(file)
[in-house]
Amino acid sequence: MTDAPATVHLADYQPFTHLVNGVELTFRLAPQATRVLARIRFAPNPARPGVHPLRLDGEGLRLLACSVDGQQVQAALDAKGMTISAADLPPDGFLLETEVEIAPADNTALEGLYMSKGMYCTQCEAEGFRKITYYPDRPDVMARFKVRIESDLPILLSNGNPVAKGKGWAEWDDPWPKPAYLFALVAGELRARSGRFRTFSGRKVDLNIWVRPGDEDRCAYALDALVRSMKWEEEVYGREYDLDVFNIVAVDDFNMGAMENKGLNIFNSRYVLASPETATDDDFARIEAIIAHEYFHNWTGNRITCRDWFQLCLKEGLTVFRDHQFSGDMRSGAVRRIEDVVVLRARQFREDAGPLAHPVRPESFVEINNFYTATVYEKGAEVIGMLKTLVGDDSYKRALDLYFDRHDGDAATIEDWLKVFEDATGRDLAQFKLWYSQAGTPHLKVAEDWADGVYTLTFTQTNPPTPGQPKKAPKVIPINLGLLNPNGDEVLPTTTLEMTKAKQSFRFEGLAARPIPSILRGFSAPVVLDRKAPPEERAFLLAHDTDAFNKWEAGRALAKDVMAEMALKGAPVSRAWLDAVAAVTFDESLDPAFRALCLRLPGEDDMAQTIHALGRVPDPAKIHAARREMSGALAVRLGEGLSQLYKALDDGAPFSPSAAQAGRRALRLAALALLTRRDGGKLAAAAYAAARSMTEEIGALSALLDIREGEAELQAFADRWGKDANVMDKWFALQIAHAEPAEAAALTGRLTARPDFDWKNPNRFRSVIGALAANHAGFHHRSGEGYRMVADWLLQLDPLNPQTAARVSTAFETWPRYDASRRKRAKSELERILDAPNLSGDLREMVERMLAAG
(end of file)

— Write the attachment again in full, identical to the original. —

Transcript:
[in-house]
Amino acid sequence: MTDAPATVHLADYQPFTHLVNGVELTFRLAPQATRVLARIRFAPNPARPGVHPLRLDGEGLRLLACSVDGQQVQAALDAKGMTISAADLPPDGFLLETEVEIAPADNTALEGLYMSKGMYCTQCEAEGFRKITYYPDRPDVMARFKVRIESDLPILLSNGNPVAKGKGWAEWDDPWPKPAYLFALVAGELRARSGRFRTFSGRKVDLNIWVRPGDEDRCAYALDALVRSMKWEEEVYGREYDLDVFNIVAVDDFNMGAMENKGLNIFNSRYVLASPETATDDDFARIEAIIAHEYFHNWTGNRITCRDWFQLCLKEGLTVFRDHQFSGDMRSGAVRRIEDVVVLRARQFREDAGPLAHPVRPESFVEINNFYTATVYEKGAEVIGMLKTLVGDDSYKRALDLYFDRHDGDAATIEDWLKVFEDATGRDLAQFKLWYSQAGTPHLKVAEDWADGVYTLTFTQTNPPTPGQPKKAPKVIPINLGLLNPNGDEVLPTTTLEMTKAKQSFRFEGLAARPIPSILRGFSAPVVLDRKAPPEERAFLLAHDTDAFNKWEAGRALAKDVMAEMALKGAPVSRAWLDAVAAVTFDESLDPAFRALCLRLPGEDDMAQTIHALGRVPDPAKIHAARREMSGALAVRLGEGLSQLYKALDDGAPFSPSAAQAGRRALRLAALALLTRRDGGKLAAAAYAAARSMTEEIGALSALLDIREGEAELQAFADRWGKDANVMDKWFALQIAHAEPAEAAALTGRLTARPDFDWKNPNRFRSVIGALAANHAGFHHRSGEGYRMVADWLLQLDPLNPQTAARVSTAFETWPRYDASRRKRAKSELERILDAPNLSGDLREMVERMLAAG